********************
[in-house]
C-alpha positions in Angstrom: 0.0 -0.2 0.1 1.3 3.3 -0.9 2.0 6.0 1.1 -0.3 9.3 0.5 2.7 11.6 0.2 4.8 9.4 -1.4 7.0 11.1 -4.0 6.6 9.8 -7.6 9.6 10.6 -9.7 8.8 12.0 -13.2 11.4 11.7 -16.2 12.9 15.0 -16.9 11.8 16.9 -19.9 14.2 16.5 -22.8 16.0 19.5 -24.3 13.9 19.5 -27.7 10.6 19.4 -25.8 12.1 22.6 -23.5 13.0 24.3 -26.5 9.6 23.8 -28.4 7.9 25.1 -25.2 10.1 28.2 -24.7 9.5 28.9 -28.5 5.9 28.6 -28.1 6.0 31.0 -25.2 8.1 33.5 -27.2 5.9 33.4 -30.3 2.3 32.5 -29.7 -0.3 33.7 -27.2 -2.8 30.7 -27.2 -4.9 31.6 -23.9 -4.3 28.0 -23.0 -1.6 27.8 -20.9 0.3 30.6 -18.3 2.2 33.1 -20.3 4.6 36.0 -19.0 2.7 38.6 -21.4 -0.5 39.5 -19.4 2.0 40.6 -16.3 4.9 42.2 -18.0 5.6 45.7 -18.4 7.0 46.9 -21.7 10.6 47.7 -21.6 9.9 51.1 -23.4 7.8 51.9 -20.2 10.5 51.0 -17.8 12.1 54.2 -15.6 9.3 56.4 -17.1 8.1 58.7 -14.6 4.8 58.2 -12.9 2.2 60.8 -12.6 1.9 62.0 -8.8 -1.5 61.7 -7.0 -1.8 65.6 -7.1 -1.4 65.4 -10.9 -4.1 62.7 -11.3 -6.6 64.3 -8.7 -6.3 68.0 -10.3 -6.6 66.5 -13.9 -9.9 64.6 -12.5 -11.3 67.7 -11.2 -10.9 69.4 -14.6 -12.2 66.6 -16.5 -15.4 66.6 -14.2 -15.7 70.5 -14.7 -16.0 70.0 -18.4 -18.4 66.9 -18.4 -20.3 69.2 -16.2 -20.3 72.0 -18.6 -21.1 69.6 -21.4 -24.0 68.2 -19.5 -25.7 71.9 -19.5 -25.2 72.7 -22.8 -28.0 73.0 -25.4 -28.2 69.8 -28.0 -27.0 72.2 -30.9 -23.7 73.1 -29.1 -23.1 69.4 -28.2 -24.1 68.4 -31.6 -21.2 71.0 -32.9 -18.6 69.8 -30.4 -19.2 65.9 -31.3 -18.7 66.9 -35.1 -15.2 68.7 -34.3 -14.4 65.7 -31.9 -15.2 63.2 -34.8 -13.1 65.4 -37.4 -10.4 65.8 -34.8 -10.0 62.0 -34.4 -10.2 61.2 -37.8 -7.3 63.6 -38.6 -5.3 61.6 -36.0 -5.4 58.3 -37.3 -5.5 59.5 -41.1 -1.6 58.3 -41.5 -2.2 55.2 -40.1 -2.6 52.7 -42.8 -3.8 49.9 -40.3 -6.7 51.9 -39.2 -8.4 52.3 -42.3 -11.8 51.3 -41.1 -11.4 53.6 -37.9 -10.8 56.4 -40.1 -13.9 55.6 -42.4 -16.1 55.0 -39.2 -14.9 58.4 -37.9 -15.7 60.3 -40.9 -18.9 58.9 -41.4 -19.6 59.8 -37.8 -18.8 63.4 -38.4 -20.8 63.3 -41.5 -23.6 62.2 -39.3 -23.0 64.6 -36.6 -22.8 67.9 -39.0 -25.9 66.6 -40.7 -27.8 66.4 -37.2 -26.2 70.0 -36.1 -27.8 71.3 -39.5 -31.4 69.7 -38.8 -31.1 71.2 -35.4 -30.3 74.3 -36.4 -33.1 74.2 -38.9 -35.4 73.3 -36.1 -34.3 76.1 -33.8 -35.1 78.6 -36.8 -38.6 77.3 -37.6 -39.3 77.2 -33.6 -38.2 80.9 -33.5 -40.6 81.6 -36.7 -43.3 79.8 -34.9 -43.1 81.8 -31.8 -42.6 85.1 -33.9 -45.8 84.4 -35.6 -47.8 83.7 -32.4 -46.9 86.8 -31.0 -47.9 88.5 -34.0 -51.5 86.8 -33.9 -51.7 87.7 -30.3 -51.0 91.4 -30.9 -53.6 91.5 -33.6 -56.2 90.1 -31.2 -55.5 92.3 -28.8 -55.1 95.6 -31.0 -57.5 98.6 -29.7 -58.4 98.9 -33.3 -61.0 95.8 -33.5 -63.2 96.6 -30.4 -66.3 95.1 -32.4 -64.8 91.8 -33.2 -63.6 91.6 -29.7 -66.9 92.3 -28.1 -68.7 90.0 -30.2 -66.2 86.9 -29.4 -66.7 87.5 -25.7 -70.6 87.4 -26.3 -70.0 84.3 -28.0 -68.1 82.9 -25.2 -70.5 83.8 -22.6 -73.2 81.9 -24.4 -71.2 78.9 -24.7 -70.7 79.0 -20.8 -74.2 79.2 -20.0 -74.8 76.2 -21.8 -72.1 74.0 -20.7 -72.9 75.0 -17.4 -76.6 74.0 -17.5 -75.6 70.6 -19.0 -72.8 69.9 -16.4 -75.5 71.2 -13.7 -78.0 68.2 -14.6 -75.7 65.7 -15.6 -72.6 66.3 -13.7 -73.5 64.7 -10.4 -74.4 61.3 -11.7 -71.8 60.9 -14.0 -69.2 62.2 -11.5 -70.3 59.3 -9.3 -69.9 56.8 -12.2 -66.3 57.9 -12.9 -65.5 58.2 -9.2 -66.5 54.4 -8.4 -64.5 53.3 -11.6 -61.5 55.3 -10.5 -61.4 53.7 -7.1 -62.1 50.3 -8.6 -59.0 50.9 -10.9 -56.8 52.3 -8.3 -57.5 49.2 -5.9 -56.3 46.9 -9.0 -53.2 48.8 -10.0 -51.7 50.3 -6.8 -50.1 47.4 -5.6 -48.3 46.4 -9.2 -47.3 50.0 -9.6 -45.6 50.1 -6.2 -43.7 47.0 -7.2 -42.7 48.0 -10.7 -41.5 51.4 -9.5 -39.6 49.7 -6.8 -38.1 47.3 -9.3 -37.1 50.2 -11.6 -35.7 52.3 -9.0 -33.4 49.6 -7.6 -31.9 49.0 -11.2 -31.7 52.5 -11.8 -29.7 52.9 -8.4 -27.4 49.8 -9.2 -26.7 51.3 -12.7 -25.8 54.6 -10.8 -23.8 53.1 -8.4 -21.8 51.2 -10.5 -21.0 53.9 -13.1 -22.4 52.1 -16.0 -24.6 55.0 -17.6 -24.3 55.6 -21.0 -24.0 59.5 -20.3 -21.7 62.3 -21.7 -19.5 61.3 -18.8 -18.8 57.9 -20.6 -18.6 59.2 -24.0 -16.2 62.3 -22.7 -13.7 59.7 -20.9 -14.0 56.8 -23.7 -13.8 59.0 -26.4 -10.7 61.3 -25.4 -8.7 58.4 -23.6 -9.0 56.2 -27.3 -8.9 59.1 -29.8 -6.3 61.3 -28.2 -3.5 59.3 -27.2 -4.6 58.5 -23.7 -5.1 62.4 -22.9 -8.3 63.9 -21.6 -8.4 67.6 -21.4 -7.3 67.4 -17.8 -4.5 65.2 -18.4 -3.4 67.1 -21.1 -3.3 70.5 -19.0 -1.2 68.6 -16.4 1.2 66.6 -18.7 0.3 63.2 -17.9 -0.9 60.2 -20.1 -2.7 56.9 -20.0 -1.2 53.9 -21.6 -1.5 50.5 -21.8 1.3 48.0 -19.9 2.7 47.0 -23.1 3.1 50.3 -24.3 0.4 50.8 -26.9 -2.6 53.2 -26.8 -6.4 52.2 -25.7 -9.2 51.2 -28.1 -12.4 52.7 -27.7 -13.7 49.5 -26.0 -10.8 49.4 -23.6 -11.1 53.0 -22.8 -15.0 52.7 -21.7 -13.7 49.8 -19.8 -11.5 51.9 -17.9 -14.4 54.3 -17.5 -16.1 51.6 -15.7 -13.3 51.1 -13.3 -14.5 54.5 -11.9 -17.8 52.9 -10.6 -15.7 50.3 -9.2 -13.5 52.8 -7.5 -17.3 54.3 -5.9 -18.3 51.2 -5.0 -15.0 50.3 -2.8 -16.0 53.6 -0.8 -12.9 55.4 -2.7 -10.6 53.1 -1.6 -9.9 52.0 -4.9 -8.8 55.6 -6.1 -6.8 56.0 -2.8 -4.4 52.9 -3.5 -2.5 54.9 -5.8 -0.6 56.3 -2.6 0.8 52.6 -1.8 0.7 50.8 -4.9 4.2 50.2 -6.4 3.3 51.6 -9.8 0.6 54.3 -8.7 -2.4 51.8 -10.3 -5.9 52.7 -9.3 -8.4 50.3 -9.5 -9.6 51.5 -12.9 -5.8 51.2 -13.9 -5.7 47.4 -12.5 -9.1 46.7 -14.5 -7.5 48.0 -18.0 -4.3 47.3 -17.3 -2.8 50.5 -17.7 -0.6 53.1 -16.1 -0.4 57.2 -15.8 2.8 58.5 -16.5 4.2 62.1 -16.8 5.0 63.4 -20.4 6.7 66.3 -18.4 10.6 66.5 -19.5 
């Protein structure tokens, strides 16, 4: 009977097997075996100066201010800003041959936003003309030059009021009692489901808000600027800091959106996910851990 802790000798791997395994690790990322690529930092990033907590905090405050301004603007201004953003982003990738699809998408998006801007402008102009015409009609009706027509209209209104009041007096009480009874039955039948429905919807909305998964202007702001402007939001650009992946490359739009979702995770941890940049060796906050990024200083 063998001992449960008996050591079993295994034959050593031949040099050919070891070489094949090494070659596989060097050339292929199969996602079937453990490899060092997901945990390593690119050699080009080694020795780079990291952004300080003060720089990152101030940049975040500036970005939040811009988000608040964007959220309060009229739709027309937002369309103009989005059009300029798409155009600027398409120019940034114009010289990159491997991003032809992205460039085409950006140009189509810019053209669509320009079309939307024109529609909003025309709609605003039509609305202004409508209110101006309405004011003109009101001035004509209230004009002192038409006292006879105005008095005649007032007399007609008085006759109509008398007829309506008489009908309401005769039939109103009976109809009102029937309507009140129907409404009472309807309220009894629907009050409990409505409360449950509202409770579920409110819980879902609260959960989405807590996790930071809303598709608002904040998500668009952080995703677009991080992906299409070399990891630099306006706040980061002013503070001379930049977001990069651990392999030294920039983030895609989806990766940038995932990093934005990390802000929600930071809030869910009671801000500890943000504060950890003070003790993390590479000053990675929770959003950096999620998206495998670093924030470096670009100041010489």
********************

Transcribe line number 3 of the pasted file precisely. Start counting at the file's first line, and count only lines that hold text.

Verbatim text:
């Protein structure tokens, strides 16, 4: 009977097997075996100066201010800003041959936003003309030059009021009692489901808000600027800091959106996910851990 802790000798791997395994690790990322690529930092990033907590905090405050301004603007201004953003982003990738699809998408998006801007402008102009015409009609009706027509209209209104009041007096009480009874039955039948429905919807909305998964202007702001402007939001650009992946490359739009979702995770941890940049060796906050990024200083 063998001992449960008996050591079993295994034959050593031949040099050919070891070489094949090494070659596989060097050339292929199969996602079937453990490899060092997901945990390593690119050699080009080694020795780079990291952004300080003060720089990152101030940049975040500036970005939040811009988000608040964007959220309060009229739709027309937002369309103009989005059009300029798409155009600027398409120019940034114009010289990159491997991003032809992205460039085409950006140009189509810019053209669509320009079309939307024109529609909003025309709609605003039509609305202004409508209110101006309405004011003109009101001035004509209230004009002192038409006292006879105005008095005649007032007399007609008085006759109509008398007829309506008489009908309401005769039939109103009976109809009102029937309507009140129907409404009472309807309220009894629907009050409990409505409360449950509202409770579920409110819980879902609260959960989405807590996790930071809303598709608002904040998500668009952080995703677009991080992906299409070399990891630099306006706040980061002013503070001379930049977001990069651990392999030294920039983030895609989806990766940038995932990093934005990390802000929600930071809030869910009671801000500890943000504060950890003070003790993390590479000053990675929770959003950096999620998206495998670093924030470096670009100041010489």